But the one group of banks that has proven to be the steadiest source of credit is community banks. During the final quarter of 2009, loans and leases at the largest banks – those with over $100 billion in assets – fell by 2.8 percent, or about seven times as much in percentage terms as the decline at community banks. These largest banking organizations accounted for more than 90 percent of the total drop in bank lending for the quarter. The smallest banks – those with assets less than $100 million – actually increased their loans by more than half of one percent. While so many big banks keep pulling back, you are hanging in there, doing your best to support the credit needs of our struggling economy. That deserves recognition in Washington, and all of our thanks.
As you know, the FDIC supervises almost 5,000 banks – mostly community banks. So we have a keen appreciation for the role you play in the economy and the challenges you have faced as the recession hit Main Street full force. In the Fall of 2008, at the height of the financial crisis, the FDIC took a leading role as the federal banking agencies issued a joint statement to the industry on meeting the needs of creditworthy borrowers. The statement pointed out that in the wake of the crisis our economy would become even more dependent on bank credit, and that it would be in everyone's interest for banks to make prudent lending a priority.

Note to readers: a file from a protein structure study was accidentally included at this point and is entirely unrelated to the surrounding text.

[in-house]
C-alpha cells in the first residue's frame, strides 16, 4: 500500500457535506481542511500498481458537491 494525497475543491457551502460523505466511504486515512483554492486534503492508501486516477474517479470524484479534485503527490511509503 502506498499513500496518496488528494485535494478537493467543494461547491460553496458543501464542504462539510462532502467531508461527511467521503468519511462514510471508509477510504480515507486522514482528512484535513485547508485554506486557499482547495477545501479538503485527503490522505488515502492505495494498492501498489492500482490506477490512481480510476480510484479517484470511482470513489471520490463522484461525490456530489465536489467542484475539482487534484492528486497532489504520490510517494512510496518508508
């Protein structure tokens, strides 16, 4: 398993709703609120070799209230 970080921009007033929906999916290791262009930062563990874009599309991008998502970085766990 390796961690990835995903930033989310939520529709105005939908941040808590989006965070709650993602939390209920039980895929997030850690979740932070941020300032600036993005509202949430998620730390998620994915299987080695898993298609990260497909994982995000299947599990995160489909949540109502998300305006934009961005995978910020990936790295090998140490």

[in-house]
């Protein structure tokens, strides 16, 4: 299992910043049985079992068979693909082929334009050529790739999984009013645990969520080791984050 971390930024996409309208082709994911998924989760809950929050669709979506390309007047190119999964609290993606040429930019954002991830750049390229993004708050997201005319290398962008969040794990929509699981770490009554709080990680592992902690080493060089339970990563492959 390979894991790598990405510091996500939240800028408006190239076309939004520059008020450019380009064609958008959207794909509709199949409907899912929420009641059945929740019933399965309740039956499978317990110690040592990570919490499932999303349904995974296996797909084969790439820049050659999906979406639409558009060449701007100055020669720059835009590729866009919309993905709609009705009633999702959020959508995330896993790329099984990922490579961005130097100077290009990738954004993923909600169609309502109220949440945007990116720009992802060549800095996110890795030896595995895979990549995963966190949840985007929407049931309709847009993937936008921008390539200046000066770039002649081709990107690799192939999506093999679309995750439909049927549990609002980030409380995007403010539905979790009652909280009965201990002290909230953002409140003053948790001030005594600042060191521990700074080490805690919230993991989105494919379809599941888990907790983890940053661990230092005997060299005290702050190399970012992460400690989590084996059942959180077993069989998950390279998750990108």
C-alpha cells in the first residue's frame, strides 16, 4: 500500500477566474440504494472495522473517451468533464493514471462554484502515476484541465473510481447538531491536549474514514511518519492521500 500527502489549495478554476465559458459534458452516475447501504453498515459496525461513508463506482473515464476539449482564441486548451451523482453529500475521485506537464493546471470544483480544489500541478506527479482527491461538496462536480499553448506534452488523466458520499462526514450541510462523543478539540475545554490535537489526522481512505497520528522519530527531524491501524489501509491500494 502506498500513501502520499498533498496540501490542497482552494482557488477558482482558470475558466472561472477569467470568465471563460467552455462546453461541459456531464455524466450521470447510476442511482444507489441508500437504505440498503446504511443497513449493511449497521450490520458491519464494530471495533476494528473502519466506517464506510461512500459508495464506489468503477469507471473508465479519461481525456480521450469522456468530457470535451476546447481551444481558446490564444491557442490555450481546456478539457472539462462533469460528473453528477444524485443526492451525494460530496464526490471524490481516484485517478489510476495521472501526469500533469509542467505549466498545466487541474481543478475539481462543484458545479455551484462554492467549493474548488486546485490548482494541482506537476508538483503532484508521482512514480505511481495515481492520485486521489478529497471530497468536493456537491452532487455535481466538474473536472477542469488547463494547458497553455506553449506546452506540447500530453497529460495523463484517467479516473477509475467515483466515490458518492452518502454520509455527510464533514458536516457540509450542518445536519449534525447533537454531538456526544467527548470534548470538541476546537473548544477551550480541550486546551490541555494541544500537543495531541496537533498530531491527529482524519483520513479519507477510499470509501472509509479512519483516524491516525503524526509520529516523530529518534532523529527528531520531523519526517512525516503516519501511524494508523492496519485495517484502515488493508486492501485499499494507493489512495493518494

In October, regulators again called attention to credit distress and credit availability with a new statement on commercial real estate (CRE) loan workouts. The CRE guidance encourages banks to continue making good loans to commercial real estate borrowers—most of which are small businesses. It also encourages banks to work with borrowers that are experiencing difficulties in their repayment capacity because of economic conditions. And it emphasizes that restructured loans will not be subject to adverse classification by examiners solely because the value of the underlying collateral has fallen.
Last month, the federal banking agencies and the Conference of State Bank Supervisors issued a joint statement on lending to creditworthy small-business borrowers. The statement recognizes the importance of small businesses and the fact that some are experiencing difficulty in getting credit. It clearly states that financial institutions that extend credit using prudent lending standards will not be subject to supervisory criticism.
I know that there are concerns about examiners being overzealous in adversely classifying loans and applying capital requirements. These are issues that we have discussed at length with our Community Bank Advisory Committee, which was created last year to conduct just this type of dialog. What I want you to understand is that we hear your concerns. We are trying very hard to achieve a balanced approach to supervision during these challenging times. There are no easy answers or quick fixes here, and we will need to work together to get through this as we've always done.
Reforming Too Big To Fail